Johnson ruffles feathers with his culling strategy

Lingering sense of injustice after five dropped from World Cup squad before Wales warm-up game

If it was perfectly legitimate for Martin Johnson to take a cosmopolitan approach to World Cup squad selection back in June – for every red-rose-tinted Colonel Blimp who flirted with spontaneous combustion at the number of southern-hemisphere types in the England manager's 45-man party, untold thousands failed to see the problem – there was something about his decision to pick Leicester's No 8 Thomas Waldrom, for no obvious reason and on the basis of no discernible evidence, that stuck in the craw.

Not least because the uncapped New Zealander's sudden promotion to elite status destroyed the hopes and dreams of two of the club game's hardest-working and most effective loose forwards: Luke Narraway of Gloucester, whose ironic view of the matter was promptly "tweeted" to the rugby nation, and Phil Dowson of Northampton. Waldrom had done precious little, at least in public, to justify a place among the contenders for next month's tournament in All Black country. Set against Narraway and Dowson, he'd done nothing at all.

So it was with some discomfort yesterday that Johnson included Waldrom in his initial cull ahead of this weekend's match with Wales at Twickenham, the first of three warm-up fixtures designed to reintroduce England's finest to the harsh physical realities of the union game at international level before the serious business with Argentina in Dunedin on 10 September. The manager reported that a twanged calf muscle had limited Waldrom's training-camp involvement to something approaching zero – a revelation that will not have improved Narraway's mood or lightened Dowson's demeanour one little bit.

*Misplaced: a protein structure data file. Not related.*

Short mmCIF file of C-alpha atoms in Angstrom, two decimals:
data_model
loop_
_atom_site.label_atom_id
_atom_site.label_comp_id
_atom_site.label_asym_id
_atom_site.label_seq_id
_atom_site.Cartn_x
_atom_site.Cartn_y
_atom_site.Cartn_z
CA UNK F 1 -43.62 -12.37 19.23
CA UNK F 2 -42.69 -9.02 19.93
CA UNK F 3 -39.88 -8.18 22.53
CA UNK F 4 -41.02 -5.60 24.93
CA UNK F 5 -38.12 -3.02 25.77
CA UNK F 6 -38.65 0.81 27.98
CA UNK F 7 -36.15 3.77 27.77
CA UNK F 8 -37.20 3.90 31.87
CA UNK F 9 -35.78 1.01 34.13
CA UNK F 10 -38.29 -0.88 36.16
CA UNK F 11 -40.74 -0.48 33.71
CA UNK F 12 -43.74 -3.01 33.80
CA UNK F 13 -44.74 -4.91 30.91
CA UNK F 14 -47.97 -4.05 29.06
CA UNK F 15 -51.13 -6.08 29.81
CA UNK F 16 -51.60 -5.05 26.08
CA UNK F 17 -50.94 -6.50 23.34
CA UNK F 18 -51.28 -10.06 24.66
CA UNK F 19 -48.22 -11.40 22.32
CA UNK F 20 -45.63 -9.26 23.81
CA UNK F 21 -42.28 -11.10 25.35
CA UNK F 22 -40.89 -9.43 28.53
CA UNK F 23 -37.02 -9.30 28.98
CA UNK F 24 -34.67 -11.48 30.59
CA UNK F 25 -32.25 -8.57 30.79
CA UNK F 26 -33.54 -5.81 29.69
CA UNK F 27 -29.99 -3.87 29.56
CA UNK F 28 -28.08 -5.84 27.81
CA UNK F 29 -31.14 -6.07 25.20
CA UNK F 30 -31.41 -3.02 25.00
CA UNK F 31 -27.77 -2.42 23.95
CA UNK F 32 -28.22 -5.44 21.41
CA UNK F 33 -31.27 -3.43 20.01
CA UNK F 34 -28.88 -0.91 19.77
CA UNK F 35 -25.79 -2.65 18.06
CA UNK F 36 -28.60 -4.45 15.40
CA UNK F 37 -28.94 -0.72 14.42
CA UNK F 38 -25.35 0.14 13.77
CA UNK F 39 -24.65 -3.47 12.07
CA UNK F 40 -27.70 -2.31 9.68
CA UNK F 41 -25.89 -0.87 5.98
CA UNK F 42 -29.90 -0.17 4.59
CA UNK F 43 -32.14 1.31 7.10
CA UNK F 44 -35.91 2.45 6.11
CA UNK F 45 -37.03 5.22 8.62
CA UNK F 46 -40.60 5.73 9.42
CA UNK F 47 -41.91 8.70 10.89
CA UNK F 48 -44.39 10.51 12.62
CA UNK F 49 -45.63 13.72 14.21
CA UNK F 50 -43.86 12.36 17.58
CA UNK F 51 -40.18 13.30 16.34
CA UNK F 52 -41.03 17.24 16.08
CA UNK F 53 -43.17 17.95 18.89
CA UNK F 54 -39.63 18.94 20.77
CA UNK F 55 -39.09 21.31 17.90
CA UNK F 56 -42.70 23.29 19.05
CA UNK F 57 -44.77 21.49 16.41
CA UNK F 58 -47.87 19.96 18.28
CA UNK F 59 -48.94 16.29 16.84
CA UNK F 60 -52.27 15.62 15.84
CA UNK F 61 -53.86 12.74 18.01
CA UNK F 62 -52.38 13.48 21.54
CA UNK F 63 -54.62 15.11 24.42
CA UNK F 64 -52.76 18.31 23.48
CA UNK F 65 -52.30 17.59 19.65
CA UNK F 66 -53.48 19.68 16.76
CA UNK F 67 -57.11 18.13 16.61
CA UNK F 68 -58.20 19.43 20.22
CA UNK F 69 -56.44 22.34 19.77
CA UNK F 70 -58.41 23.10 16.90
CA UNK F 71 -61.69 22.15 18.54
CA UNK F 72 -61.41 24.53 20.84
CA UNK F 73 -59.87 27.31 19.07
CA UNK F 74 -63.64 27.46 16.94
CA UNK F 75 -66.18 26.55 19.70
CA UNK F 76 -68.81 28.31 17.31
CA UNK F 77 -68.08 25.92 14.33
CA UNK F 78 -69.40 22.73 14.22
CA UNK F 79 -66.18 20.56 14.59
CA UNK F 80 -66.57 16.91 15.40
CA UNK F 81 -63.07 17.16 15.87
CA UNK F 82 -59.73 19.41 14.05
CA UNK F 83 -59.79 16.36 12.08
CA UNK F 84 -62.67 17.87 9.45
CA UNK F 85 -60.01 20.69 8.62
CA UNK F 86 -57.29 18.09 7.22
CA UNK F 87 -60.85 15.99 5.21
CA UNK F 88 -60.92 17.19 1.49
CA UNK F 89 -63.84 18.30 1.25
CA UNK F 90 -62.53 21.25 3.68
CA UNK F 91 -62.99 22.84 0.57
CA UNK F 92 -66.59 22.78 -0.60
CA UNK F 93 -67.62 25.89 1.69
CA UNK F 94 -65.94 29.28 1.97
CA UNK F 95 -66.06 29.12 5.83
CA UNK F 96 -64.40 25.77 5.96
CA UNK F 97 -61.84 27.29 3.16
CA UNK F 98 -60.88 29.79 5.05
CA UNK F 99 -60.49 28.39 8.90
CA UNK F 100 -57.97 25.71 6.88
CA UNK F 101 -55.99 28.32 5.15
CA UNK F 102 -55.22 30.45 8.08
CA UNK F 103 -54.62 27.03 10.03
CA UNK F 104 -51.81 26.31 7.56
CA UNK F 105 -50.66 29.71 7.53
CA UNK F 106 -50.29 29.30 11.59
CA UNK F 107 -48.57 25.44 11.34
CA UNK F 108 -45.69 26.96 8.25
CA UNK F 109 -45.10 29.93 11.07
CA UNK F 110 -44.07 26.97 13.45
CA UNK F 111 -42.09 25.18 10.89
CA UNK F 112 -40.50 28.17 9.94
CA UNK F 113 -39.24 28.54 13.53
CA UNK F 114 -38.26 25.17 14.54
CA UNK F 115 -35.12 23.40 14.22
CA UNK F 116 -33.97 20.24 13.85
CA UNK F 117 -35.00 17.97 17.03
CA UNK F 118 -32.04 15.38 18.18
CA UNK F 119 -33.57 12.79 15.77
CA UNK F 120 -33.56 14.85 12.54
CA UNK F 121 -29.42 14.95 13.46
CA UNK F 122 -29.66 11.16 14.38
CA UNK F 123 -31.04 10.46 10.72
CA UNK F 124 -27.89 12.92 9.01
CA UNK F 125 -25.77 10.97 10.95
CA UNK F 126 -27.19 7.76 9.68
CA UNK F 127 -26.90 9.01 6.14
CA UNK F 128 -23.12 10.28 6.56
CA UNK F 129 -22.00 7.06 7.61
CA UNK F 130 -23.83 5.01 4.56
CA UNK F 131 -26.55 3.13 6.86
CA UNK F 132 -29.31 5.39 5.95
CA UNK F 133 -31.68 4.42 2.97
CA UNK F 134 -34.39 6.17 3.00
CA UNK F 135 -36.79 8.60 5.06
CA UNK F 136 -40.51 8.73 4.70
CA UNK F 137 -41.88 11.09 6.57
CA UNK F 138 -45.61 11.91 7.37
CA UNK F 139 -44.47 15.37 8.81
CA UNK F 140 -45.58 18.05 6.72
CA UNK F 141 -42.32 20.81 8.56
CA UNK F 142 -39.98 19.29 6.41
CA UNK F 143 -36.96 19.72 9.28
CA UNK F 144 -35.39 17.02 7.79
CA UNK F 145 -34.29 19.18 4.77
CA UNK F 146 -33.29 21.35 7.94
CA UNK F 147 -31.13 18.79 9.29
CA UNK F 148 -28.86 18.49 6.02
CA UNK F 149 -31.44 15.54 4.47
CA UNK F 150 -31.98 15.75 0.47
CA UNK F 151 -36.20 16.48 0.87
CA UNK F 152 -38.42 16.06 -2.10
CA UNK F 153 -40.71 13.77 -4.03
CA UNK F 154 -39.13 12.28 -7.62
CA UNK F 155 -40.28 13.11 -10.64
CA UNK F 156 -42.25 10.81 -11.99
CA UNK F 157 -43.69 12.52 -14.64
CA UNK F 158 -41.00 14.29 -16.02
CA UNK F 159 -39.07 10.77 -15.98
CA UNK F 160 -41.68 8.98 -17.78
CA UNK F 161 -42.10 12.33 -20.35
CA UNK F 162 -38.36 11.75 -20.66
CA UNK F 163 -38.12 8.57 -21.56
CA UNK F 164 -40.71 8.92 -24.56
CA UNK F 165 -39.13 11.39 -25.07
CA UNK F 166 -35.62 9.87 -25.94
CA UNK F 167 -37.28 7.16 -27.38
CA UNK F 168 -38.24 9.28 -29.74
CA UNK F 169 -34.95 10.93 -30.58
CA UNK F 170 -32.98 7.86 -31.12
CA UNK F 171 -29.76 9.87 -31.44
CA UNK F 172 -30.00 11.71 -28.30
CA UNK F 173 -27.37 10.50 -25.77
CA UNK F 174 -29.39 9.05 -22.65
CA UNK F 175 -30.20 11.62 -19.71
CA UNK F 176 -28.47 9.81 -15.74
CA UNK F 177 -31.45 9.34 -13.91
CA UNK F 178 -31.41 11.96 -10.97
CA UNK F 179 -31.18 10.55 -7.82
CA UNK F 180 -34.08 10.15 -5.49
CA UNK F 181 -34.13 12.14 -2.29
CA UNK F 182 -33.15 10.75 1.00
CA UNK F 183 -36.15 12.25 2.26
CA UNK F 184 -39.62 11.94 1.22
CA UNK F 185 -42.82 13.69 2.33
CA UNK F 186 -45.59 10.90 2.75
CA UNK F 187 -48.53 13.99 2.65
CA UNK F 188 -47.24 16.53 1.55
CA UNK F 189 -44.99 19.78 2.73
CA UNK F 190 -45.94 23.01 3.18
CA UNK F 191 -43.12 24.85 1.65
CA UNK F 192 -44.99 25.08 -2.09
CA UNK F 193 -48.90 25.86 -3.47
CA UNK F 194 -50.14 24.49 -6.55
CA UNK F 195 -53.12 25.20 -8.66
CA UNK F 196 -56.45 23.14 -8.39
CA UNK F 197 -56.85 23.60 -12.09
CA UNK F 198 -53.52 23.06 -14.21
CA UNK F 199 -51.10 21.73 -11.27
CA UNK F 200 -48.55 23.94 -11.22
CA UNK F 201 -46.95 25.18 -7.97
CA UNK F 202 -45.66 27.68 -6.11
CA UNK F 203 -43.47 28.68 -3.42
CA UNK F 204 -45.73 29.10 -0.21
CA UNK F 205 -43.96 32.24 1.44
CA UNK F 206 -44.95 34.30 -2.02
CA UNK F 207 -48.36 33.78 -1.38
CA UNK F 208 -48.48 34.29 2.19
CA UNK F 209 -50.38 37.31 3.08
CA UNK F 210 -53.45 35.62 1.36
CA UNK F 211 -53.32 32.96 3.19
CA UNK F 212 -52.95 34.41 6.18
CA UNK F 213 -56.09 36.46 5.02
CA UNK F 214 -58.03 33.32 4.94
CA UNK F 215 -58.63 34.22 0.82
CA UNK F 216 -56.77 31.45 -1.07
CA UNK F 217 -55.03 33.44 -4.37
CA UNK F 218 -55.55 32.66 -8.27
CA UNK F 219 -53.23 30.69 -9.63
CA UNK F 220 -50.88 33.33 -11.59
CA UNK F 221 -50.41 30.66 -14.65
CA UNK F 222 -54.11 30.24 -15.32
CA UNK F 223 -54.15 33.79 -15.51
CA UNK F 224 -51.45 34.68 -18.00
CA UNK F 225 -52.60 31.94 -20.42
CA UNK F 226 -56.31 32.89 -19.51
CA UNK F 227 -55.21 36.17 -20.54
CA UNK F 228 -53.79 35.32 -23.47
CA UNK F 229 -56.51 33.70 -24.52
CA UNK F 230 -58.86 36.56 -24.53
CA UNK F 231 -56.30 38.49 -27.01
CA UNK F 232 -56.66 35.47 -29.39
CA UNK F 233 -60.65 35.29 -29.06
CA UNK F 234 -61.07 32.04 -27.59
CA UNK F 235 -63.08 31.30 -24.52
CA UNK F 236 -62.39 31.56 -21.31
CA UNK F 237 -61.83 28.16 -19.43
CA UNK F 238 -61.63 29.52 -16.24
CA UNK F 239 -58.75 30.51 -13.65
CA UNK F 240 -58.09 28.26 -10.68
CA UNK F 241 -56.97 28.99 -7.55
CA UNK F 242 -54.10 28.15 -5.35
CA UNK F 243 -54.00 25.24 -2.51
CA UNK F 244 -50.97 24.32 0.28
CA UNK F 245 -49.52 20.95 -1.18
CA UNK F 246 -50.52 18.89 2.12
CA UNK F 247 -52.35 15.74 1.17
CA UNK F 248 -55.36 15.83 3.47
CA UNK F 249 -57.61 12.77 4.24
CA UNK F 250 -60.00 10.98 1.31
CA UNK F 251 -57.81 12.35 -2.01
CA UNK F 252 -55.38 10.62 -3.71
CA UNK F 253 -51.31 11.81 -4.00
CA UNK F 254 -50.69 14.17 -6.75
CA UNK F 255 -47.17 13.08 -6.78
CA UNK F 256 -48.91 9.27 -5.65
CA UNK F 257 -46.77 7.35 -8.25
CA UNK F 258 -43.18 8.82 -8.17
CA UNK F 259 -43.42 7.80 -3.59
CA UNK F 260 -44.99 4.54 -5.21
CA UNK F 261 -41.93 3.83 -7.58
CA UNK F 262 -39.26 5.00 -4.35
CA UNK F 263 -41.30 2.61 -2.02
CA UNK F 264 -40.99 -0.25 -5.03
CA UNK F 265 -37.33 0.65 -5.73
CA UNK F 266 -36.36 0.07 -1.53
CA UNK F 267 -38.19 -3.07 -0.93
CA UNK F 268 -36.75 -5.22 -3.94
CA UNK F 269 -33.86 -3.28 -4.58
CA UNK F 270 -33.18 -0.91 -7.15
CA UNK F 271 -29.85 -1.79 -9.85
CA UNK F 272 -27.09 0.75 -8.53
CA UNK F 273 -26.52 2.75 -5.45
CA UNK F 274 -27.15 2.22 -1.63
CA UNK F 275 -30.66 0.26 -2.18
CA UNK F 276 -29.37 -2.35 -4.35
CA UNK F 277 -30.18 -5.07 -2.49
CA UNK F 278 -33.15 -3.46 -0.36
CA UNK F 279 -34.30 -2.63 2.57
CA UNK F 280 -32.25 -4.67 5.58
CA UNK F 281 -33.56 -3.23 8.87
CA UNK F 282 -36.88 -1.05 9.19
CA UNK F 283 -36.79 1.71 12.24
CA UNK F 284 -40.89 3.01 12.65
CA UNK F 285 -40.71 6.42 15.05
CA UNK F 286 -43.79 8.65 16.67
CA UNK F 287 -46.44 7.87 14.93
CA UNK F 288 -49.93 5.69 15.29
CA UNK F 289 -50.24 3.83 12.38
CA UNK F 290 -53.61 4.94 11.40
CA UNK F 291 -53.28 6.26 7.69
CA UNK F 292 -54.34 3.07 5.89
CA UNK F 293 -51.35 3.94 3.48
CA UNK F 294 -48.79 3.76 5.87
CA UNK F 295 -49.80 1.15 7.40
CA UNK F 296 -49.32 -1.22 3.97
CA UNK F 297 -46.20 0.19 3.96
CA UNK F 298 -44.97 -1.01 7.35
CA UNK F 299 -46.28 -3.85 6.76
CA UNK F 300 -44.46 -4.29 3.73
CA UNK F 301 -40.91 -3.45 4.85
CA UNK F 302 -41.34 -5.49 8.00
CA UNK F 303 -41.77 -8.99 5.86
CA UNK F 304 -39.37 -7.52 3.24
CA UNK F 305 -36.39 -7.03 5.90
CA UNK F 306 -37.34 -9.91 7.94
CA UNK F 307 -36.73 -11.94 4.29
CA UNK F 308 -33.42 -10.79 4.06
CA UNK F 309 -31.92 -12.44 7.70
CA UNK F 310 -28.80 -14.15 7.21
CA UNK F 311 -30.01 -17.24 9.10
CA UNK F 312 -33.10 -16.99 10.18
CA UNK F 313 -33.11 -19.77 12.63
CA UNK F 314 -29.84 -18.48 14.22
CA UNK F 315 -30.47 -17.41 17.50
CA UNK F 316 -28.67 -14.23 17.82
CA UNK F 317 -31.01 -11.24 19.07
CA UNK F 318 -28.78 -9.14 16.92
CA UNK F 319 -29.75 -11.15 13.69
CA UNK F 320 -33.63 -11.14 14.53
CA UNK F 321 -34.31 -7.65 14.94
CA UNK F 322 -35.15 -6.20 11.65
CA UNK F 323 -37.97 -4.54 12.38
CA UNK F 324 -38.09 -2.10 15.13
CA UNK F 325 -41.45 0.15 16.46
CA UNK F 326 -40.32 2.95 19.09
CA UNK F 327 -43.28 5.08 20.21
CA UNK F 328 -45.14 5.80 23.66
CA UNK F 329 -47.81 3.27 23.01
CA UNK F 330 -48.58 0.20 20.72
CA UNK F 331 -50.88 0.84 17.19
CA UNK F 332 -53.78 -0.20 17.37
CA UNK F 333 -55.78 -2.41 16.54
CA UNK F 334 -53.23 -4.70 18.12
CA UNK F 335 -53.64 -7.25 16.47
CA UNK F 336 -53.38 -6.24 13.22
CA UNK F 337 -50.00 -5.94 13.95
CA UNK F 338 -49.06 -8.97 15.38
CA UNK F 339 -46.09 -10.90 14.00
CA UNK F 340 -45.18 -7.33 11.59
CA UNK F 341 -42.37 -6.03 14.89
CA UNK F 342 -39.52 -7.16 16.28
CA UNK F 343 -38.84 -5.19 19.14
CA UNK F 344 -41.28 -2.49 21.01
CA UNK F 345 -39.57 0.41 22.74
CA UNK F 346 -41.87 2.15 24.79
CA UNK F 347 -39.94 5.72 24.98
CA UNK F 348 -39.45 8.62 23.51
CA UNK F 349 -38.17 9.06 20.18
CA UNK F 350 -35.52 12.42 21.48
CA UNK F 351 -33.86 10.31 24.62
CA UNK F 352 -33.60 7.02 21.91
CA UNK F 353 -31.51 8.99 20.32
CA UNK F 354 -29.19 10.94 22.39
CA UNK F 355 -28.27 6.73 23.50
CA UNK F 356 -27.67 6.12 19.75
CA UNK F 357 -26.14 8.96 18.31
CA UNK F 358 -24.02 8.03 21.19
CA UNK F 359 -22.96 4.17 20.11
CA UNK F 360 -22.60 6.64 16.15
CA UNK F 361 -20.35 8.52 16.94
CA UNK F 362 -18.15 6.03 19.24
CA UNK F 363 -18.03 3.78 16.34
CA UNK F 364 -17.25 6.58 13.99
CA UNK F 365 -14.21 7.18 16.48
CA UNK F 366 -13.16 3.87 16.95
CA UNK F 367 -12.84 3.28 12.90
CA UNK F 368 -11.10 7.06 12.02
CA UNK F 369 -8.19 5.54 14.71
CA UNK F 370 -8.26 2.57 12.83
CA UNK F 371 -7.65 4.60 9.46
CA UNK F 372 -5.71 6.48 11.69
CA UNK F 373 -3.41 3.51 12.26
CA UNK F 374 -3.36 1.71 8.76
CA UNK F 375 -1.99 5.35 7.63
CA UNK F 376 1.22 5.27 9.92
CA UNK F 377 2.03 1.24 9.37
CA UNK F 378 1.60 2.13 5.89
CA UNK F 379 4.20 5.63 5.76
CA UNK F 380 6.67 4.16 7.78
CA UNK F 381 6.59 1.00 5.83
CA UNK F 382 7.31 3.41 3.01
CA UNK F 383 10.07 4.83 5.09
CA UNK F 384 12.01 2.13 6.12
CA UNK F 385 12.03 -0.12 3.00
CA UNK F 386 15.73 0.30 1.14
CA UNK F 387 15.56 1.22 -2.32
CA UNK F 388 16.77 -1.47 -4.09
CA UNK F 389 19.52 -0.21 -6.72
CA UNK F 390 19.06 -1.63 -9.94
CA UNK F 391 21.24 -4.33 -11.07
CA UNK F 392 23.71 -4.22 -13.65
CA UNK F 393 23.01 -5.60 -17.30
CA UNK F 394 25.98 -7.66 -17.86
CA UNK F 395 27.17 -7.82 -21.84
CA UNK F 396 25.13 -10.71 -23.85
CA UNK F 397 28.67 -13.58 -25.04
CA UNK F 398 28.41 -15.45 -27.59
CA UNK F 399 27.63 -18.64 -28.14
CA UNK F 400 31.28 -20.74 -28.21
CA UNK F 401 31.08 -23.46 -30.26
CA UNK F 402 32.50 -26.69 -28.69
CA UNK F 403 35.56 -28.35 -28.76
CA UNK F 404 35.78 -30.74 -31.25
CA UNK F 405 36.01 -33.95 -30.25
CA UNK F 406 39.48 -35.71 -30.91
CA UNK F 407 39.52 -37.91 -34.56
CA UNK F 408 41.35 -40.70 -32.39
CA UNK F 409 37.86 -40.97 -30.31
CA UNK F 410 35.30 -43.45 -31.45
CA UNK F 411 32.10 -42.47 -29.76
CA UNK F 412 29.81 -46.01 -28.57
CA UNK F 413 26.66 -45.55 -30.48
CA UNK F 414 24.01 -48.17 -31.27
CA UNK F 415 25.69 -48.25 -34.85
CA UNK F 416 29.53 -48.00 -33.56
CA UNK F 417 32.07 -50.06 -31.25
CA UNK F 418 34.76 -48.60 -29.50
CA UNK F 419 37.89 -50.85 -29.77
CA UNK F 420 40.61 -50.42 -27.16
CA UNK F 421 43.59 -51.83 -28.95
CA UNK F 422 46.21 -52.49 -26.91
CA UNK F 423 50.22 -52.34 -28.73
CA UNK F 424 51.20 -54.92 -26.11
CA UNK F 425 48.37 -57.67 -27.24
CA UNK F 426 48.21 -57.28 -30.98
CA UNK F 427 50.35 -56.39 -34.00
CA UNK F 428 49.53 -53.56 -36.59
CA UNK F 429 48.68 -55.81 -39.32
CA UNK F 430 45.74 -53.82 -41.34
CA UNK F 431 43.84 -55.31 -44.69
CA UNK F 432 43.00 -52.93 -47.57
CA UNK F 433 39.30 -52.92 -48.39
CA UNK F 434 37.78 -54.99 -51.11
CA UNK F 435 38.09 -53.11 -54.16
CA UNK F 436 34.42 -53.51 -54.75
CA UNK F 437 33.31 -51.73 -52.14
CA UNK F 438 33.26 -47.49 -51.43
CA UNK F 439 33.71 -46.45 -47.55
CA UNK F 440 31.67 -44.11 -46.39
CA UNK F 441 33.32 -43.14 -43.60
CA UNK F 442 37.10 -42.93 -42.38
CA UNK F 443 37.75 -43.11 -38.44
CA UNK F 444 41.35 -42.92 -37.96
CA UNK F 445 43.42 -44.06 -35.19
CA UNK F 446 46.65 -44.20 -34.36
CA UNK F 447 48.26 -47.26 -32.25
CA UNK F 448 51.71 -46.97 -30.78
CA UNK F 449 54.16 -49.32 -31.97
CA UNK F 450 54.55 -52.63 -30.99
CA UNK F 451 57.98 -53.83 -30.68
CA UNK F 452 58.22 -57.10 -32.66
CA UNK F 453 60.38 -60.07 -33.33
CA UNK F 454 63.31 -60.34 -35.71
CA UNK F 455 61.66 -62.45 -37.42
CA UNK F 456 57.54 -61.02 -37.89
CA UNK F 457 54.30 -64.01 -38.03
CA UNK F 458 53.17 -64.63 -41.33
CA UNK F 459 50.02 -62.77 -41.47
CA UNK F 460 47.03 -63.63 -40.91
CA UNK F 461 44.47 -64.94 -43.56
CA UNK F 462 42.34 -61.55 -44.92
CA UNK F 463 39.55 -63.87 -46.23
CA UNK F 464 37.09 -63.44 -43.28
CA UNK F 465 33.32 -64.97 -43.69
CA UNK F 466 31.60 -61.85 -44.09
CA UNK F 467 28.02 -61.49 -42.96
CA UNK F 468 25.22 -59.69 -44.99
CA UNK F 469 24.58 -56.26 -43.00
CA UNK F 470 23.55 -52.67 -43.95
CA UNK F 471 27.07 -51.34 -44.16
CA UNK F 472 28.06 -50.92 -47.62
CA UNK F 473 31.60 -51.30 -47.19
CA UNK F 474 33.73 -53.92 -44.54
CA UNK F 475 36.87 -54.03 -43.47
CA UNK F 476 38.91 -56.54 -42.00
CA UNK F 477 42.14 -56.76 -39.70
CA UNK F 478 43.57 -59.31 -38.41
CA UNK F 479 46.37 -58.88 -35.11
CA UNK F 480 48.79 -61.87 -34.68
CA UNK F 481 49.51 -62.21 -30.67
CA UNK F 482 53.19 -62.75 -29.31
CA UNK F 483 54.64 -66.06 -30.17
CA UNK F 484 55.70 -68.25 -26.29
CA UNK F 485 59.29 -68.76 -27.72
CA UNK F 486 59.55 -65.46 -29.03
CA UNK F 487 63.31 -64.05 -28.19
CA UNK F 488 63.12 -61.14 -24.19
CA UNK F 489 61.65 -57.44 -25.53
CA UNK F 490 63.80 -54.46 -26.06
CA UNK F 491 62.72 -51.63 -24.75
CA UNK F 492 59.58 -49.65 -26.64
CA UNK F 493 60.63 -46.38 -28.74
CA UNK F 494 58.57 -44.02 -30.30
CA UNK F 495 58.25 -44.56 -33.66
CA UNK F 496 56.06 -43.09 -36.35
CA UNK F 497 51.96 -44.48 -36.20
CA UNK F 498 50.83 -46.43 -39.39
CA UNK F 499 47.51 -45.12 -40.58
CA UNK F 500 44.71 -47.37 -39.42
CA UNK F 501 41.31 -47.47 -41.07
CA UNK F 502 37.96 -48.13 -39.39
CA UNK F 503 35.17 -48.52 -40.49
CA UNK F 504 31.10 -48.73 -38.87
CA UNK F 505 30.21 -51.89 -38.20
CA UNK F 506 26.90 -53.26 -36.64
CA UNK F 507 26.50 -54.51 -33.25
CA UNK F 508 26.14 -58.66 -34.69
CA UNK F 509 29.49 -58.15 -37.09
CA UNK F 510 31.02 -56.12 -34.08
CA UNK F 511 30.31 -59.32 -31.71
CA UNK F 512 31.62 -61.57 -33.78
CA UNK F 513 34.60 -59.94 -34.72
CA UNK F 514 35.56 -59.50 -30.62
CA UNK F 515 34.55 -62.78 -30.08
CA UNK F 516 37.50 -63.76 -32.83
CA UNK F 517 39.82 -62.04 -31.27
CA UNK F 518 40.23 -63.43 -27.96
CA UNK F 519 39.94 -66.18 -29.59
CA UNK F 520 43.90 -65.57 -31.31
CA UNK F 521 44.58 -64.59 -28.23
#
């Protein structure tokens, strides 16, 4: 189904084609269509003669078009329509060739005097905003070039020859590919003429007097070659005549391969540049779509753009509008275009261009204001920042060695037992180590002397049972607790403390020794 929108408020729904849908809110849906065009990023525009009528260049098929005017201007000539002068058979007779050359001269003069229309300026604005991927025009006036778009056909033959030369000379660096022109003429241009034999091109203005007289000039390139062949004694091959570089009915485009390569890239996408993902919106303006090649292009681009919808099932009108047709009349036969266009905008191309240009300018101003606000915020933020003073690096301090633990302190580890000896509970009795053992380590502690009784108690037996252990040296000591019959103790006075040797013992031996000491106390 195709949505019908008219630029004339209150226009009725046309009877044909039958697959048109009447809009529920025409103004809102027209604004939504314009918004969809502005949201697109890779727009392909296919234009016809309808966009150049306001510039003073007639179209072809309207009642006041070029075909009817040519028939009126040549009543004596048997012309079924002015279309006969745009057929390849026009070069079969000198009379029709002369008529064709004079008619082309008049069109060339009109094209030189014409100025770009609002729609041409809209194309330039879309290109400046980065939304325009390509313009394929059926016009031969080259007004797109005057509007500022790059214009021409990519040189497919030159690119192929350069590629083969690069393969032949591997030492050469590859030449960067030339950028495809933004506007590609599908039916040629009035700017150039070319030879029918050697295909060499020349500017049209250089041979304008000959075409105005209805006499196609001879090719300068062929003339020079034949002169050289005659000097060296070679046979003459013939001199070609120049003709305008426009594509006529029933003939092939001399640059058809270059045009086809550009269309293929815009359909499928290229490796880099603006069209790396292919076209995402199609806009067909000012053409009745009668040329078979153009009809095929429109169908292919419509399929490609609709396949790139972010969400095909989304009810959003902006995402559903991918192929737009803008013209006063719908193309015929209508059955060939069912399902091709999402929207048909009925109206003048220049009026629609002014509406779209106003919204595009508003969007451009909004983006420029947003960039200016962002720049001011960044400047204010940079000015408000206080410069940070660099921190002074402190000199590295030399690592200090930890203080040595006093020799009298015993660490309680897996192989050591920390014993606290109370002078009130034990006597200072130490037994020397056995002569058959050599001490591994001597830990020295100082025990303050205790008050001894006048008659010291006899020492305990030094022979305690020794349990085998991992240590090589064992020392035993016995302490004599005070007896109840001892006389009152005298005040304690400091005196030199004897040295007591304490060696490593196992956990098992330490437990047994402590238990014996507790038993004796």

Waldrom was far from the only player to find the bitter phrase "not wanted on voyage" sewn into his kitbag. His clubmate, the hooker George Chuter, also lost out, having been overtaken in the pecking order by the rejuvenated Lee Mears of Bath, as did the long-serving Wasps flanker Joe Worsley, who played in the 2007 World Cup final, if only for a few seconds. As for the seven-strong bank of wings, Johnson cut that down to five by drawing a line through the names of David Strettle and James Simpson-Daniel, both of whom missed the 2007 tournament.

"This is the tough part of the job," the manager conceded. "It's not nice. Thomas was incredibly disappointed, but he's not really participated. Joe worked really hard, but we decided he's just a little short at the moment. George? He's been around the squad a long time but so has Lee, and after a good battle, it was Lee who edged it. After the Lions tour in '09 he missed the autumn internationals through injury, during which time Dylan Hartley came through and Steve Thompson came back. Now, he's showing the very high level of energy, the line-out accuracy and the smart approach to the game that made him a Lions hooker."